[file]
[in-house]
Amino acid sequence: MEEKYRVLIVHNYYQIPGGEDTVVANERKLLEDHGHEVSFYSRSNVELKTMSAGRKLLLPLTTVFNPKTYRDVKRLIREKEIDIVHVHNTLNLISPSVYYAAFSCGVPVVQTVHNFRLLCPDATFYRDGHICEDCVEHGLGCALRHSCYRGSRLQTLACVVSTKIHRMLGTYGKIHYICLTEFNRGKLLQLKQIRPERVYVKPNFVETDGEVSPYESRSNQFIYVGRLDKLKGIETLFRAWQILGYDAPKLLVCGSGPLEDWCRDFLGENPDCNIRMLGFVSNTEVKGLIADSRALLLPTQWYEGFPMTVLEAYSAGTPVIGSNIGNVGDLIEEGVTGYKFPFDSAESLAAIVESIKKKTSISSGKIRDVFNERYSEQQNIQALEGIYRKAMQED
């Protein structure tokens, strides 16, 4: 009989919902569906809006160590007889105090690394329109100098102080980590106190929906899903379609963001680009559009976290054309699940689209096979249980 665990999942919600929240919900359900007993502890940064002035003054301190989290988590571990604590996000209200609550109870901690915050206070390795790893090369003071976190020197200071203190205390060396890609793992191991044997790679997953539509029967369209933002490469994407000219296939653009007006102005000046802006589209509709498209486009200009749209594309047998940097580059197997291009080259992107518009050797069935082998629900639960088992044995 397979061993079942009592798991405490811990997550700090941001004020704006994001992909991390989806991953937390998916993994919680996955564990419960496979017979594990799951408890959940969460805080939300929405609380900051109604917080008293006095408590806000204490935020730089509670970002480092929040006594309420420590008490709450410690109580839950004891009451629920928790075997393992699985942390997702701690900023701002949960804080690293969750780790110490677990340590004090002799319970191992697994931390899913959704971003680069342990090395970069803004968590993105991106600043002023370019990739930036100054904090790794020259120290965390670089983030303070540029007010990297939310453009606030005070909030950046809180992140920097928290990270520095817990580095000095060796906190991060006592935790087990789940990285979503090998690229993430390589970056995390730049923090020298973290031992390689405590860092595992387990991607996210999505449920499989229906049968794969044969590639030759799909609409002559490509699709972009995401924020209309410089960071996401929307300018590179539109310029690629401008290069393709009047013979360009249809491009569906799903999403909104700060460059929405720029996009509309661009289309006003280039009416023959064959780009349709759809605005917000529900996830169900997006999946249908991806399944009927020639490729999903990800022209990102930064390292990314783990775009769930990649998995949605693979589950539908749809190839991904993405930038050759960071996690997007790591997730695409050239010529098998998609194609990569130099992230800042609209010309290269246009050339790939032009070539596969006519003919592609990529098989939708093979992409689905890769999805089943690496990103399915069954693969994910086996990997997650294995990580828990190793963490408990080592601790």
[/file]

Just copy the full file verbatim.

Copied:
[in-house]
Amino acid sequence: MEEKYRVLIVHNYYQIPGGEDTVVANERKLLEDHGHEVSFYSRSNVELKTMSAGRKLLLPLTTVFNPKTYRDVKRLIREKEIDIVHVHNTLNLISPSVYYAAFSCGVPVVQTVHNFRLLCPDATFYRDGHICEDCVEHGLGCALRHSCYRGSRLQTLACVVSTKIHRMLGTYGKIHYICLTEFNRGKLLQLKQIRPERVYVKPNFVETDGEVSPYESRSNQFIYVGRLDKLKGIETLFRAWQILGYDAPKLLVCGSGPLEDWCRDFLGENPDCNIRMLGFVSNTEVKGLIADSRALLLPTQWYEGFPMTVLEAYSAGTPVIGSNIGNVGDLIEEGVTGYKFPFDSAESLAAIVESIKKKTSISSGKIRDVFNERYSEQQNIQALEGIYRKAMQED
């Protein structure tokens, strides 16, 4: 009989919902569906809006160590007889105090690394329109100098102080980590106190929906899903379609963001680009559009976290054309699940689209096979249980 665990999942919600929240919900359900007993502890940064002035003054301190989290988590571990604590996000209200609550109870901690915050206070390795790893090369003071976190020197200071203190205390060396890609793992191991044997790679997953539509029967369209933002490469994407000219296939653009007006102005000046802006589209509709498209486009200009749209594309047998940097580059197997291009080259992107518009050797069935082998629900639960088992044995 397979061993079942009592798991405490811990997550700090941001004020704006994001992909991390989806991953937390998916993994919680996955564990419960496979017979594990799951408890959940969460805080939300929405609380900051109604917080008293006095408590806000204490935020730089509670970002480092929040006594309420420590008490709450410690109580839950004891009451629920928790075997393992699985942390997702701690900023701002949960804080690293969750780790110490677990340590004090002799319970191992697994931390899913959704971003680069342990090395970069803004968590993105991106600043002023370019990739930036100054904090790794020259120290965390670089983030303070540029007010990297939310453009606030005070909030950046809180992140920097928290990270520095817990580095000095060796906190991060006592935790087990789940990285979503090998690229993430390589970056995390730049923090020298973290031992390689405590860092595992387990991607996210999505449920499989229906049968794969044969590639030759799909609409002559490509699709972009995401924020209309410089960071996401929307300018590179539109310029690629401008290069393709009047013979360009249809491009569906799903999403909104700060460059929405720029996009509309661009289309006003280039009416023959064959780009349709759809605005917000529900996830169900997006999946249908991806399944009927020639490729999903990800022209990102930064390292990314783990775009769930990649998995949605693979589950539908749809190839991904993405930038050759960071996690997007790591997730695409050239010529098998998609194609990569130099992230800042609209010309290269246009050339790939032009070539596969006519003919592609990529098989939708093979992409689905890769999805089943690496990103399915069954693969994910086996990997997650294995990580828990190793963490408990080592601790």